First island chain
The first island chain refers to the first chain of major archipelagos out from the East Asian continental mainland coast. It is principally composed of the Kuril Islands, the Japanese Archipelago, the Ryukyu Islands, Taiwan (Formosa), the northern Philippines, and Borneo, hence extending all the way from the Kamchatka Peninsula in the northeast to the Malay Peninsula in the southwest. Some definitions of the first island chain anchor the northern end on the Russian Far East coast north of Sakhalin Island, with Sakhalin Island being the first link in the chain. However, others consider the Aleutians as the farthest north-eastern first link in the chain. The first island chain forms one of three island chain doctrines within the Island Chain Strategy in US foreign policy.
Much of the first island chain is roughly situated in waters claimed by the People's Republic of China. These include the South China Sea, within the Nine-Dash Line, as well as the East China Sea west of the Okinawa Trough.
US General Douglas MacArthur pointed out that before World War II, the US protected its western shores with a line of defense from Hawaii, Guam, to the Philippines. However this line of defense was attacked by Japan with the Pearl Harbor bombing of 1941, thereby drawing the US into the war. The US subsequently launched the air Raid on Taipei (called Taihoku under Japan's empire) and launched the atomic bombings of Hiroshima and Nagasaki. The WW2 victory allowed the US to expand its line of defense further west to the coast of Asia, and thus the US controlled the first island chain. Between the end of WW2 and the Korean War, MacArthur praised Taiwan, located at the midpoint of the first island chain, as an 'unsinkable aircraft carrier'.
In April 2014, the United States Naval Institute (USNI) assessed that the first island chain is the most effective point to counter any Chinese invasion. The US could not only cut off the People's Liberation Army Navy from entering the western Pacific, but also predict where they may move before trying to break through in the first place. The US and first chain countries are able to coordinate because of the US military's freedom of navigation in the first chain block. In June 2019, USNI called for a blockade of the first island chain if armed conflict broke out between China and the United States.
Andrew Krepinevich argued that an "archipelagic defense" of the countries that make up the first island chain would make up a big part of the implementation of the national defense strategy of 2018. A 2019 report by the Center for Strategic and Budgetary Assessments "proposes a U.S. military strategy of Maritime Pressure and a supporting joint operational concept, “Inside-Out” Defense, to stabilize the military balance in the Western Pacific and deny China the prospect of a successful fait accompli." The first island chain plays a central role in the report. In 2020, the United States Marine Corps started shifting its tactics in conjunction with the United States Navy to be deployed along or near the first island chain. In 2021, the United States Marine Corps announced a goal of three additional Pacific-based regiments.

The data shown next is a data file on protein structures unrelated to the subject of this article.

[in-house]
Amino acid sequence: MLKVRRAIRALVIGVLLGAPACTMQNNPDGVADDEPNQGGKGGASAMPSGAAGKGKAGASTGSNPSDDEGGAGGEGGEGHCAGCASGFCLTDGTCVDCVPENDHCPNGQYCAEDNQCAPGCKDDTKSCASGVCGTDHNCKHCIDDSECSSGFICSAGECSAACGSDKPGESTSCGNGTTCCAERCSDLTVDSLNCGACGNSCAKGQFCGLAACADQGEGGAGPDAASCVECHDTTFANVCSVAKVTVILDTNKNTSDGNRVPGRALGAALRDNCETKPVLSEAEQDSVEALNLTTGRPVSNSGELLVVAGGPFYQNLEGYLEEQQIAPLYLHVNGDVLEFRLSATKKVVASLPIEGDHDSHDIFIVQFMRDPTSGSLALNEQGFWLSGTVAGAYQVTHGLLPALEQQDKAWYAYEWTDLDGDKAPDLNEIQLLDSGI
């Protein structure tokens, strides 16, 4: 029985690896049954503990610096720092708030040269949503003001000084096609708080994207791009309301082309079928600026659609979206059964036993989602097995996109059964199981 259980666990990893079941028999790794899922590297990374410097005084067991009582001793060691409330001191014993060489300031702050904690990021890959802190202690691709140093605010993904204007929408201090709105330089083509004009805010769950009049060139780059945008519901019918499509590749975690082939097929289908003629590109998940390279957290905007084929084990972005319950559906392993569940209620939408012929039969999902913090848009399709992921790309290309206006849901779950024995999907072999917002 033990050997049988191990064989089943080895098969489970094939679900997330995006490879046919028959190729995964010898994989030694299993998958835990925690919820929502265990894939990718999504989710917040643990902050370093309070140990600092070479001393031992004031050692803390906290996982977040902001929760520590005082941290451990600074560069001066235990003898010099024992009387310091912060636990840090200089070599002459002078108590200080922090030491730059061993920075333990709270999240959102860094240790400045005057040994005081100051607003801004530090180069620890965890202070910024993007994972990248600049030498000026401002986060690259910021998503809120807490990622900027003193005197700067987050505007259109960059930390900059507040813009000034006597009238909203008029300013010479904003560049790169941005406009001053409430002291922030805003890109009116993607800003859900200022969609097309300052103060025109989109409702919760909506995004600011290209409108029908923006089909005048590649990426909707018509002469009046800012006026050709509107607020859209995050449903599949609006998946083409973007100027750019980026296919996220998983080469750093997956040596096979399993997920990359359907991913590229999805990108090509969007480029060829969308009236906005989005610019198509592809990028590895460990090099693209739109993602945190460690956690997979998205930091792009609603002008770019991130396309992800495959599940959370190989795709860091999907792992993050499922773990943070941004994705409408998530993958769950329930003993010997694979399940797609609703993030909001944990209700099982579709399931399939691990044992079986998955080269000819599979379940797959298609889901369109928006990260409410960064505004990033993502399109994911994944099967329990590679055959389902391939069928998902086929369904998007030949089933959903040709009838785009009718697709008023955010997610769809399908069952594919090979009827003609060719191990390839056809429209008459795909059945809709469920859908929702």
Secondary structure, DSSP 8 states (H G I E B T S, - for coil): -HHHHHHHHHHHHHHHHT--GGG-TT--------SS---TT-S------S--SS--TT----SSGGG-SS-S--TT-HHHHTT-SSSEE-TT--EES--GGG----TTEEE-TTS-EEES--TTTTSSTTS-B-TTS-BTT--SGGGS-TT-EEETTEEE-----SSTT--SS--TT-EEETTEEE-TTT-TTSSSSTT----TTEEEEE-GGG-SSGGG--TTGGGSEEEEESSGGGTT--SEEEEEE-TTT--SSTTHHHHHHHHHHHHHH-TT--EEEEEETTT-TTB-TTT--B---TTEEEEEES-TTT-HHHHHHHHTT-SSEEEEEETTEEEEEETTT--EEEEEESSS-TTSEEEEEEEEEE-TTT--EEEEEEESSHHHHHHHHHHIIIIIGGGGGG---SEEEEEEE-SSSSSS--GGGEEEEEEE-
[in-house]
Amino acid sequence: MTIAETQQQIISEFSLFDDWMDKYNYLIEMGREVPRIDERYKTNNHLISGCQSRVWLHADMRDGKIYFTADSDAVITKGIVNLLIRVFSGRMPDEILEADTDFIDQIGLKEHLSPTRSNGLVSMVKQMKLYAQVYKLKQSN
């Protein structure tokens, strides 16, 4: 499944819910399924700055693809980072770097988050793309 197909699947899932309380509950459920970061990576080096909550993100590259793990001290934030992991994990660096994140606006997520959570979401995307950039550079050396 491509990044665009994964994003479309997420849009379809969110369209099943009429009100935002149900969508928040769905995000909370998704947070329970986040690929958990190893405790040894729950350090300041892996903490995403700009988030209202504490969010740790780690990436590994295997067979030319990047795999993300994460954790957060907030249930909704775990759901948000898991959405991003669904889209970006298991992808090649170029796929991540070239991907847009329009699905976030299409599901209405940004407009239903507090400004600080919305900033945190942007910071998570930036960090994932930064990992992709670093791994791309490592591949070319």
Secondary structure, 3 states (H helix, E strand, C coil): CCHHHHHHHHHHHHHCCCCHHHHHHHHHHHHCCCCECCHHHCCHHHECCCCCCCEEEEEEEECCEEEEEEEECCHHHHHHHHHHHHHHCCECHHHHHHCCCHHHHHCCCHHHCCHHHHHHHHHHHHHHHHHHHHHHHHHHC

According to a 2018 United States Department of Defense report to Congress, the People's Liberation Army's Anti Access/Area Denial military capabilities aimed at the first island chain are its most robust. The report also stated that the People's Liberation Army Navy's ability to perform missions beyond the first island chain is "modest but growing as it gains experience operating in distant waters and acquires larger and more advanced platforms."
Around 2009 Japanese military strategist Toshi Yoshihara and Naval War College professor James R. Holmes suggested the American military could exploit the geography of the first island chain to counter the PRC naval build-up. The Cabinet of Japan has also passed defense white papers emphasizing the threat posed by the People's Liberation Army Navy in the first island chain.
Japan's strategic position in the first island chain began with US-Japan joint efforts to counter Soviet expansion. The Japan Self-Defense Forces currently plays the role of protecting US military bases and preserving military strength in East Asia. As for Japan's Territorial Protection Self-Defense Forces, which mainly rely on islands in southern Japan adjacent to the Yellow Sea and the East China Sea, Japan has military advantages in anti-submarine, air defense and sea mine technologies.
- Island Chain Strategy
- East Asia island arcs (China containment policy)
- AirSea Battle
- Power projection
- Bamboo Curtain
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